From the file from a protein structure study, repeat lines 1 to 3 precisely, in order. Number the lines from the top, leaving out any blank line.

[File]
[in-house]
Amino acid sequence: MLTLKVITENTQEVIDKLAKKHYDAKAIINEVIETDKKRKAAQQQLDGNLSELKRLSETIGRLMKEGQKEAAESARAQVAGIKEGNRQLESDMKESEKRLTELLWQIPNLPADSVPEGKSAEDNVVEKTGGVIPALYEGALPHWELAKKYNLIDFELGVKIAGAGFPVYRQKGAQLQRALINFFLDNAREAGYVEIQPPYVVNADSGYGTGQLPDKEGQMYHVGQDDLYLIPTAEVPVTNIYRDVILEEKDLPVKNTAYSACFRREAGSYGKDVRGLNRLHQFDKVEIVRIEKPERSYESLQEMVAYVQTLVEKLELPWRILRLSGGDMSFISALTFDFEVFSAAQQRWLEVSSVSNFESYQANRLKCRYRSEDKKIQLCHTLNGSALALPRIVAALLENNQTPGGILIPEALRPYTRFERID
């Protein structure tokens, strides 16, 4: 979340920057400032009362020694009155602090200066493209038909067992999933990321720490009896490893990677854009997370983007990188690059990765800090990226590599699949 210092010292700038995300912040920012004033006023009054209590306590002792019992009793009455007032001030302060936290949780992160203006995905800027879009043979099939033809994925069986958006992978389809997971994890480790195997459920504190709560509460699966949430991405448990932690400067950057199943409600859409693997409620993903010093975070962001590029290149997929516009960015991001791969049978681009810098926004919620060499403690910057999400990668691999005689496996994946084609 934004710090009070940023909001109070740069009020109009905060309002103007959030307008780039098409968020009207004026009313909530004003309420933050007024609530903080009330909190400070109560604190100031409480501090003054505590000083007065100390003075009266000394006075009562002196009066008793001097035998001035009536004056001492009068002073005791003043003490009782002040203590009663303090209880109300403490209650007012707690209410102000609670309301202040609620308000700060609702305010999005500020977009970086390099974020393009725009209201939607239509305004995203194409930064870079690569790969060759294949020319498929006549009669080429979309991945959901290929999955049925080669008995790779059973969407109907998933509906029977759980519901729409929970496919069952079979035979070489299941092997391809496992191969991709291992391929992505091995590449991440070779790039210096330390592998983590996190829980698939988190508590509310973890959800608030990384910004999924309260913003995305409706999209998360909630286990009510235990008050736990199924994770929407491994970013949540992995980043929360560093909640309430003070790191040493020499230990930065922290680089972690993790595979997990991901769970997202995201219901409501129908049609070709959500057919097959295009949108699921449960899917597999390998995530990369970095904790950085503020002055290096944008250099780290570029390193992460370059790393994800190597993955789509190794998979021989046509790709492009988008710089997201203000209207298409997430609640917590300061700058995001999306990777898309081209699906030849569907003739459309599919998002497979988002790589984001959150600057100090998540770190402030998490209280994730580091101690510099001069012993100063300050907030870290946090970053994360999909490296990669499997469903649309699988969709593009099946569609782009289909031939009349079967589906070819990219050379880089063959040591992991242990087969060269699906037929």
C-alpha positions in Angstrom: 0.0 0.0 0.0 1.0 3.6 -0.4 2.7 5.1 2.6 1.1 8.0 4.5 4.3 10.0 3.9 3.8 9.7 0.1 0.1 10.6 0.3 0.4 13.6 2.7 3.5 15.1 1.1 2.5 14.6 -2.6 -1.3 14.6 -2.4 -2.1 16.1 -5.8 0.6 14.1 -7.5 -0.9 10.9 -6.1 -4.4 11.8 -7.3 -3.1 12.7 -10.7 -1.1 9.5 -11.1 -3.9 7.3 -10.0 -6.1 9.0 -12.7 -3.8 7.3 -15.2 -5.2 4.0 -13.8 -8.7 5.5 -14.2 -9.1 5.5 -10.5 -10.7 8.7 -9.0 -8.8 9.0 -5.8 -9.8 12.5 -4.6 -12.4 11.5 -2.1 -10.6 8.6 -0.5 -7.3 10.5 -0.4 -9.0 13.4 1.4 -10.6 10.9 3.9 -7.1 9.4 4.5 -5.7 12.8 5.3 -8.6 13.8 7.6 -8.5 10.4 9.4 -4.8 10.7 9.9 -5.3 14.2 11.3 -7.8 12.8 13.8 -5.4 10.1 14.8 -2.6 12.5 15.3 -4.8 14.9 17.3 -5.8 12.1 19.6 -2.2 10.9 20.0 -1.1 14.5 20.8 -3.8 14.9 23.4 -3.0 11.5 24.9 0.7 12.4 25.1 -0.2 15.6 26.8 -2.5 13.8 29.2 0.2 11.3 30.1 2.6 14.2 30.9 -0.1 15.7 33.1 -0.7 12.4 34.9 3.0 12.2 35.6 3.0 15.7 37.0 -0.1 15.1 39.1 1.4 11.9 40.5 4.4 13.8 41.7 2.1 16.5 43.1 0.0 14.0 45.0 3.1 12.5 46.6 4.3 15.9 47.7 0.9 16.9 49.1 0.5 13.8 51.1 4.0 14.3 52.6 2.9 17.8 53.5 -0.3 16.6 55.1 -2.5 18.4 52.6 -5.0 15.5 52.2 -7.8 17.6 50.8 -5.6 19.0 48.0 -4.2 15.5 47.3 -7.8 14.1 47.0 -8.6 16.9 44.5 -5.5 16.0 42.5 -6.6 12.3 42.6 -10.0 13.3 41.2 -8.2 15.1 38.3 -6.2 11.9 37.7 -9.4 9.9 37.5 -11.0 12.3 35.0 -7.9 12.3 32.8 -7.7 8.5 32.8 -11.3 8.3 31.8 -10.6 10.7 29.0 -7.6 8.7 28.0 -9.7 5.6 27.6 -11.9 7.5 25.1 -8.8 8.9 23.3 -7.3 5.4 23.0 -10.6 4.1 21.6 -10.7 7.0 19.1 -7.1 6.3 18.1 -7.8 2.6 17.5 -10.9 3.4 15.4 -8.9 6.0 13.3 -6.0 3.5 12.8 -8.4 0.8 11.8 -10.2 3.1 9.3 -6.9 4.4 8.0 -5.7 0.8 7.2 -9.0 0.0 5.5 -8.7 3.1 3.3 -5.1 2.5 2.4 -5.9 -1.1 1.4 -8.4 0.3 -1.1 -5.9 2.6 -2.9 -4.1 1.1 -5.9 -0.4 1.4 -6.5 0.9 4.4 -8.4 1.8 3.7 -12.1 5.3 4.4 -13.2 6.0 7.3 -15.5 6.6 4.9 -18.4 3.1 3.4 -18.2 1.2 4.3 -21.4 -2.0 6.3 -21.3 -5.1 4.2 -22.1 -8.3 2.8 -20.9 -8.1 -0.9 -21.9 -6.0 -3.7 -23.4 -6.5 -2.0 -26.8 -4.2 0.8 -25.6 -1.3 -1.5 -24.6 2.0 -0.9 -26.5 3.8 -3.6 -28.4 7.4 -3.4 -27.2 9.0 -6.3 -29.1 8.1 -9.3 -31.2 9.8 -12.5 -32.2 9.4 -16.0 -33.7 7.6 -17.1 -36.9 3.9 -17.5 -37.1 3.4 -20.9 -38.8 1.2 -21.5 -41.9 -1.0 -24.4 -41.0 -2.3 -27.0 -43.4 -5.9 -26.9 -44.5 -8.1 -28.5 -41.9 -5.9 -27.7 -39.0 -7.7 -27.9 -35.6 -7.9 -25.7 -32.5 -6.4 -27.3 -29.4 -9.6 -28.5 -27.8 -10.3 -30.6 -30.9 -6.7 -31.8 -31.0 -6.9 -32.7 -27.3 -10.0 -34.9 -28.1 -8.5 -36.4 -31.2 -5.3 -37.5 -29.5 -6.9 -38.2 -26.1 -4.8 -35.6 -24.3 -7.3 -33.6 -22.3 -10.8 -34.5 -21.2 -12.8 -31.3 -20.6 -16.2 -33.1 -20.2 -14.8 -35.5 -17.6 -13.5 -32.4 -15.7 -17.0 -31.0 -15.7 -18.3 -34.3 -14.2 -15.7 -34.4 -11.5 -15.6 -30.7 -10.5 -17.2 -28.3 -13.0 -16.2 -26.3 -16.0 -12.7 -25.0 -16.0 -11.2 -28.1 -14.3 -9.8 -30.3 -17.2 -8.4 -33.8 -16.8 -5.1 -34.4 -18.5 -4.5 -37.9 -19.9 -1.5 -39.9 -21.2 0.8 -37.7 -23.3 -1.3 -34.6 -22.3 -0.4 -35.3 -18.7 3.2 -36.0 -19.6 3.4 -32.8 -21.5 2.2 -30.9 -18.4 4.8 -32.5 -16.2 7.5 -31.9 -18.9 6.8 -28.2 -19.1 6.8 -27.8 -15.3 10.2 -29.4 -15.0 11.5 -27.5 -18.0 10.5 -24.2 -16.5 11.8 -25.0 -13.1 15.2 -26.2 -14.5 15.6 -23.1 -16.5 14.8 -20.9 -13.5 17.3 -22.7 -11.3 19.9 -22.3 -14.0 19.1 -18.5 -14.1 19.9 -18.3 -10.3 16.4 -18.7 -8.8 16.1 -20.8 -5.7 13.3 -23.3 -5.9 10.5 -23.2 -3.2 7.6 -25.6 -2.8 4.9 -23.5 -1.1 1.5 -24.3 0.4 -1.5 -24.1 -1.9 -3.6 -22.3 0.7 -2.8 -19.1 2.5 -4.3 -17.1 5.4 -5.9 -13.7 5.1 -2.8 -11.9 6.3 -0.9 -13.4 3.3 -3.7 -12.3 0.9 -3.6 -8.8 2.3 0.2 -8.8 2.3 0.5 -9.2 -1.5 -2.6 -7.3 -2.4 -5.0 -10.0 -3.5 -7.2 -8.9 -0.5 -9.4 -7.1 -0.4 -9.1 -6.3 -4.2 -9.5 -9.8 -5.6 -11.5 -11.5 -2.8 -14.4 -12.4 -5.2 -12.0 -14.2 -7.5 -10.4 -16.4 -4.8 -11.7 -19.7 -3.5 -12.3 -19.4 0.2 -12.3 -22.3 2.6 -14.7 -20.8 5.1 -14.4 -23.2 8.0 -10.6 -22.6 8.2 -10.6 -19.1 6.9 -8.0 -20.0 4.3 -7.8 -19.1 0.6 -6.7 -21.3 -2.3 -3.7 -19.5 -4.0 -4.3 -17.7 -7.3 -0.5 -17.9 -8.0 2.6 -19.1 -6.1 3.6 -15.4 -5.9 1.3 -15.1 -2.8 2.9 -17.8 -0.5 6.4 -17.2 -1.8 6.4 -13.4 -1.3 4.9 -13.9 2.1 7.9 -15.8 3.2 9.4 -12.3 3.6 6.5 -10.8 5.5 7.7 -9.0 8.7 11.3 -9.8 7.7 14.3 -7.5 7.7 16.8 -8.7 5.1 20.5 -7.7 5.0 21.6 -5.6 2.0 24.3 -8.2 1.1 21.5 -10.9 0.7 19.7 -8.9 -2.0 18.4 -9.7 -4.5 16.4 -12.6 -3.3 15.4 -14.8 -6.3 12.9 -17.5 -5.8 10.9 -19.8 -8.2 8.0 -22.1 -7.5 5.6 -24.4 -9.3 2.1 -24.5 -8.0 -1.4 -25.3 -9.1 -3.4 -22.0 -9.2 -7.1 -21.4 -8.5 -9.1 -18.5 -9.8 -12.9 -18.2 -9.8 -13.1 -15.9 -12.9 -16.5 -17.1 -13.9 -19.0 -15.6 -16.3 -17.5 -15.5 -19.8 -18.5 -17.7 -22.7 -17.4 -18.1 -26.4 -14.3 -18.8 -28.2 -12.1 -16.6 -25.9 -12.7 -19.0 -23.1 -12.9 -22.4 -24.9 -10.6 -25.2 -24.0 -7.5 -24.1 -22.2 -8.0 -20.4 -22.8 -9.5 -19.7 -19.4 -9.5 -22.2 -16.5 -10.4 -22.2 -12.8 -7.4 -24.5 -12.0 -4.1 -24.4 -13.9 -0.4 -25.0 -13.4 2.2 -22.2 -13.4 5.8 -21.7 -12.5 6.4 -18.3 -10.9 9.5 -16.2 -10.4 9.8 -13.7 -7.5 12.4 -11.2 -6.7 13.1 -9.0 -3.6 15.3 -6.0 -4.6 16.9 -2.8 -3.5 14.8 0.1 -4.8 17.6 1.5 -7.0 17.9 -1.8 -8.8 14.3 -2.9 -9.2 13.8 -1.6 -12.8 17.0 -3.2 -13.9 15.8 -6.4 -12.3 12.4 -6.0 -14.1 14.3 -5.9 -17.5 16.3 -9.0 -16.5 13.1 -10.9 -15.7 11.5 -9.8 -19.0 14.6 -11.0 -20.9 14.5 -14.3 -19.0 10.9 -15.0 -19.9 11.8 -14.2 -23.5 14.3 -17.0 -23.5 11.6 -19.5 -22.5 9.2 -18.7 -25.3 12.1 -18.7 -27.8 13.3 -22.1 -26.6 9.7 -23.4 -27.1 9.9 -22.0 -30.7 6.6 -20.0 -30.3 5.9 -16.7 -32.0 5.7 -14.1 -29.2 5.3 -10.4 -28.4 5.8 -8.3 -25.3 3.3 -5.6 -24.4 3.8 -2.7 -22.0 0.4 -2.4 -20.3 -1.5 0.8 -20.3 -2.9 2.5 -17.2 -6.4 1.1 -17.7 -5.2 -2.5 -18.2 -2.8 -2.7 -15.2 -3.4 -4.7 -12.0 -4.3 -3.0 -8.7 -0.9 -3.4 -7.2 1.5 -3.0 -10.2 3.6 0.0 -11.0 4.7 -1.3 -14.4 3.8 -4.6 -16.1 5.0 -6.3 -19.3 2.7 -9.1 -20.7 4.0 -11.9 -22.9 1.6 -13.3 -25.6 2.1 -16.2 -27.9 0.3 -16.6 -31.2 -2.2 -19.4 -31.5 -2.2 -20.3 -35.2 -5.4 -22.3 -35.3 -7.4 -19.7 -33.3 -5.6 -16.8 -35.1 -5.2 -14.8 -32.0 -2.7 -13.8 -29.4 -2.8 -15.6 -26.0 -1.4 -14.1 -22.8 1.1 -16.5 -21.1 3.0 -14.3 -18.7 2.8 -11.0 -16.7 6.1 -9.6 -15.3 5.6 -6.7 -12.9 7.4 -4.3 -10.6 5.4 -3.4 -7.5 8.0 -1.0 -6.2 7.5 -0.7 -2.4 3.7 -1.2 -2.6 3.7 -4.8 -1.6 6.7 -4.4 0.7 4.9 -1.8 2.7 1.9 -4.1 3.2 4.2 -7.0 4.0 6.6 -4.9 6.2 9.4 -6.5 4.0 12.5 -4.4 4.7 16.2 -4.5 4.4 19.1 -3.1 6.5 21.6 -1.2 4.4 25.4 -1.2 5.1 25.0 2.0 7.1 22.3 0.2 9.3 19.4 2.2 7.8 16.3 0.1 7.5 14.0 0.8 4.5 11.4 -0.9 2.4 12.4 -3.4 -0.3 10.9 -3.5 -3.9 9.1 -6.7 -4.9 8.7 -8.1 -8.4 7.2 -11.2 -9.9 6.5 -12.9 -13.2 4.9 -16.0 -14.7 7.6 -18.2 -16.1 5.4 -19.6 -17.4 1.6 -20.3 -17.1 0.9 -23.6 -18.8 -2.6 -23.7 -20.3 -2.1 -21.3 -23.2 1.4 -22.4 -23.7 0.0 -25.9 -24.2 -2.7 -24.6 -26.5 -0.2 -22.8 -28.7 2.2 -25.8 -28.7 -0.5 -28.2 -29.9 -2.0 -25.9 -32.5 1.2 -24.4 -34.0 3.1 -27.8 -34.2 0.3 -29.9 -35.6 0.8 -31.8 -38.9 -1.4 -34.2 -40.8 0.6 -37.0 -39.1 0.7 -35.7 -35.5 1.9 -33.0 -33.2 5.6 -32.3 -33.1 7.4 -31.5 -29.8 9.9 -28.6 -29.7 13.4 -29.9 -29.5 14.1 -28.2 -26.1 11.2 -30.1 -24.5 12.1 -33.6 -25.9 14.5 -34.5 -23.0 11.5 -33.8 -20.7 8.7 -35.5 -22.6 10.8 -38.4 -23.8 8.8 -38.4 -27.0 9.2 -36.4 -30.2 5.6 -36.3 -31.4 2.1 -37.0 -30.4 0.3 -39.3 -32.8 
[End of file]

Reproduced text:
[in-house]
Amino acid sequence: MLTLKVITENTQEVIDKLAKKHYDAKAIINEVIETDKKRKAAQQQLDGNLSELKRLSETIGRLMKEGQKEAAESARAQVAGIKEGNRQLESDMKESEKRLTELLWQIPNLPADSVPEGKSAEDNVVEKTGGVIPALYEGALPHWELAKKYNLIDFELGVKIAGAGFPVYRQKGAQLQRALINFFLDNAREAGYVEIQPPYVVNADSGYGTGQLPDKEGQMYHVGQDDLYLIPTAEVPVTNIYRDVILEEKDLPVKNTAYSACFRREAGSYGKDVRGLNRLHQFDKVEIVRIEKPERSYESLQEMVAYVQTLVEKLELPWRILRLSGGDMSFISALTFDFEVFSAAQQRWLEVSSVSNFESYQANRLKCRYRSEDKKIQLCHTLNGSALALPRIVAALLENNQTPGGILIPEALRPYTRFERID
């Protein structure tokens, strides 16, 4: 979340920057400032009362020694009155602090200066493209038909067992999933990321720490009896490893990677854009997370983007990188690059990765800090990226590599699949 210092010292700038995300912040920012004033006023009054209590306590002792019992009793009455007032001030302060936290949780992160203006995905800027879009043979099939033809994925069986958006992978389809997971994890480790195997459920504190709560509460699966949430991405448990932690400067950057199943409600859409693997409620993903010093975070962001590029290149997929516009960015991001791969049978681009810098926004919620060499403690910057999400990668691999005689496996994946084609 934004710090009070940023909001109070740069009020109009905060309002103007959030307008780039098409968020009207004026009313909530004003309420933050007024609530903080009330909190400070109560604190100031409480501090003054505590000083007065100390003075009266000394006075009562002196009066008793001097035998001035009536004056001492009068002073005791003043003490009782002040203590009663303090209880109300403490209650007012707690209410102000609670309301202040609620308000700060609702305010999005500020977009970086390099974020393009725009209201939607239509305004995203194409930064870079690569790969060759294949020319498929006549009669080429979309991945959901290929999955049925080669008995790779059973969407109907998933509906029977759980519901729409929970496919069952079979035979070489299941092997391809496992191969991709291992391929992505091995590449991440070779790039210096330390592998983590996190829980698939988190508590509310973890959800608030990384910004999924309260913003995305409706999209998360909630286990009510235990008050736990199924994770929407491994970013949540992995980043929360560093909640309430003070790191040493020499230990930065922290680089972690993790595979997990991901769970997202995201219901409501129908049609070709959500057919097959295009949108699921449960899917597999390998995530990369970095904790950085503020002055290096944008250099780290570029390193992460370059790393994800190597993955789509190794998979021989046509790709492009988008710089997201203000209207298409997430609640917590300061700058995001999306990777898309081209699906030849569907003739459309599919998002497979988002790589984001959150600057100090998540770190402030998490209280994730580091101690510099001069012993100063300050907030870290946090970053994360999909490296990669499997469903649309699988969709593009099946569609782009289909031939009349079967589906070819990219050379880089063959040591992991242990087969060269699906037929």